Another necessary processing step in data merging consists of mapping microarray features to a catalogue of standard gene names. This in turn will result in the definition of the subset of common genes to be retained in the merged data set. Here, the term microarray feature refers to a single hybridization probe, or a set of probes, for which the platform returns a single expression value. Commercially available microarrays often contain multiple features for the same gene. What makes the merging of data sets non-trivial is that different platforms refer to the same genes by different names. Note further that for the reasons outlined above, merging of data sets usually leads to a substantial reduction in the number of genes considered for downstream analysis. Important genes included in only a part of the input data sets may be lost.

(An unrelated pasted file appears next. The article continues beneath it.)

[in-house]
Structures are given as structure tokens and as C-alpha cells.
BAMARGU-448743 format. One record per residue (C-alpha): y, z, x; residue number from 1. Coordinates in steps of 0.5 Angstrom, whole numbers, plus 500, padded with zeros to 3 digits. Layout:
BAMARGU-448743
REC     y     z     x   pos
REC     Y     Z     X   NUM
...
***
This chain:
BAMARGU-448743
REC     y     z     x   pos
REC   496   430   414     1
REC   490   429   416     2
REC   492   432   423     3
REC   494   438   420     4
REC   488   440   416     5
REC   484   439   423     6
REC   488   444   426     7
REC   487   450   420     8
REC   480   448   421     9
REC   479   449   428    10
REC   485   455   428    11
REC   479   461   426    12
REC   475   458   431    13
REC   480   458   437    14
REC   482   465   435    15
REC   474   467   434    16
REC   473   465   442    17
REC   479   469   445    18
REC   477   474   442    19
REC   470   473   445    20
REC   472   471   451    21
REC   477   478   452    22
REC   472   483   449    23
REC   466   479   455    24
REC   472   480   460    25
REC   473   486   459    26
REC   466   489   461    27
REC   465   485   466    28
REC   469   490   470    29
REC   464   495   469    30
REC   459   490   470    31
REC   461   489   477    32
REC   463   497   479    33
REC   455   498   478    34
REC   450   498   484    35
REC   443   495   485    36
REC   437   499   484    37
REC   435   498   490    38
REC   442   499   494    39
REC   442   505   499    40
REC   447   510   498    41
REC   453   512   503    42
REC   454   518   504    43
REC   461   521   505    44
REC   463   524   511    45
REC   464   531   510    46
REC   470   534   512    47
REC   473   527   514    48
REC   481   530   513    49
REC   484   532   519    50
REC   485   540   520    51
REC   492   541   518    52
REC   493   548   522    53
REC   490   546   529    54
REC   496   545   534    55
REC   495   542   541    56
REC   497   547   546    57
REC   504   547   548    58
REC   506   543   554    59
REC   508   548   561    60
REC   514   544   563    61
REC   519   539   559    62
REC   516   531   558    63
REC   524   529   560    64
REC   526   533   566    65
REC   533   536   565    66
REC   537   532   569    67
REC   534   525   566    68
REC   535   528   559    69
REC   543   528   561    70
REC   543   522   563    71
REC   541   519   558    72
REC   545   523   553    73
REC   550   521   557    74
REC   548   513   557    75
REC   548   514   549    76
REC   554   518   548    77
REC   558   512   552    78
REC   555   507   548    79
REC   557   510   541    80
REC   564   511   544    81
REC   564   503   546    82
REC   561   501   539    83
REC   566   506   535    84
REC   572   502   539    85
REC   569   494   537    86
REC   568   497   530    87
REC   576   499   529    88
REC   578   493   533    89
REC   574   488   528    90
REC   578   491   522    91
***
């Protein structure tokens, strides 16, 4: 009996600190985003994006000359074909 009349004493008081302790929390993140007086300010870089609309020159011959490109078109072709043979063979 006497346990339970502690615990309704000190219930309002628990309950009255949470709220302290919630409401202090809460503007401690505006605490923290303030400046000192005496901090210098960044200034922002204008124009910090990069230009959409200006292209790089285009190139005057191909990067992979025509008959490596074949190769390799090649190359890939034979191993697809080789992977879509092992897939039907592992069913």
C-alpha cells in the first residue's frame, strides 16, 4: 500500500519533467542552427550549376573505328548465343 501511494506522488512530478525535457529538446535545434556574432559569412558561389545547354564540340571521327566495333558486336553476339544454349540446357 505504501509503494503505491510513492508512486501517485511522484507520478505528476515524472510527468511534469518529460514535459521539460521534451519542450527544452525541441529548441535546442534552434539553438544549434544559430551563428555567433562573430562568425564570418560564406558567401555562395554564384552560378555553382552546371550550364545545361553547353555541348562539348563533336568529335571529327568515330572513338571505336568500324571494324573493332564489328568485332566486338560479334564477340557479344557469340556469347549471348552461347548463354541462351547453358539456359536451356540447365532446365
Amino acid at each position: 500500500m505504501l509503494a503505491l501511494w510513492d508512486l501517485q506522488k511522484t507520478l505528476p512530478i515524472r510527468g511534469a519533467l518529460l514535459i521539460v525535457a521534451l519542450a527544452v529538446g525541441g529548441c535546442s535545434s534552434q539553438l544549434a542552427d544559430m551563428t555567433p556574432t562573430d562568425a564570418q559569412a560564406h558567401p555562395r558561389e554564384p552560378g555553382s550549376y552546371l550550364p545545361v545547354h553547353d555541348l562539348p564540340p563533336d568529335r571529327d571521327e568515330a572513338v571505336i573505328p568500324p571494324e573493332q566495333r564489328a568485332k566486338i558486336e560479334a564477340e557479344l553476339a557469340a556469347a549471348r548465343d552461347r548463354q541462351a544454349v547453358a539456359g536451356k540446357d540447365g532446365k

Some studies [10], [15], [17], [20] used UniGene ID [27] to identify common genes between different data sets whereas other studies employed different databases such as RefSeq [28], [17] or Stanford Source database ( [14], [16] to match probes/probe sets to genes. Note further that some research teams used directly probe/clone identifiers [14] or probe set IDs [6][8], [12], [13] when merging only cDNA or Affymetrix data set collections, respectively. The latter studies might have preferred not collapsing features (Probe/probe set) into genes in order to keep the same annotation as other studies to validate the same features. An additional reason to keep original feature IDs is to preserve a large number of features rather than a a smaller number of genes to make biological/statistical inferences. Sohal and coworkers [17] used both UniGene ID and RefSeq ID to make a comparison of common genes. They concluded that using UniGene IDs achieved slightly better results than using RefSeq IDs, with a small margin. In this study, we used our own resource CleanEx [29] for mapping microarray features to gene names, a database specifically developed for this purpose.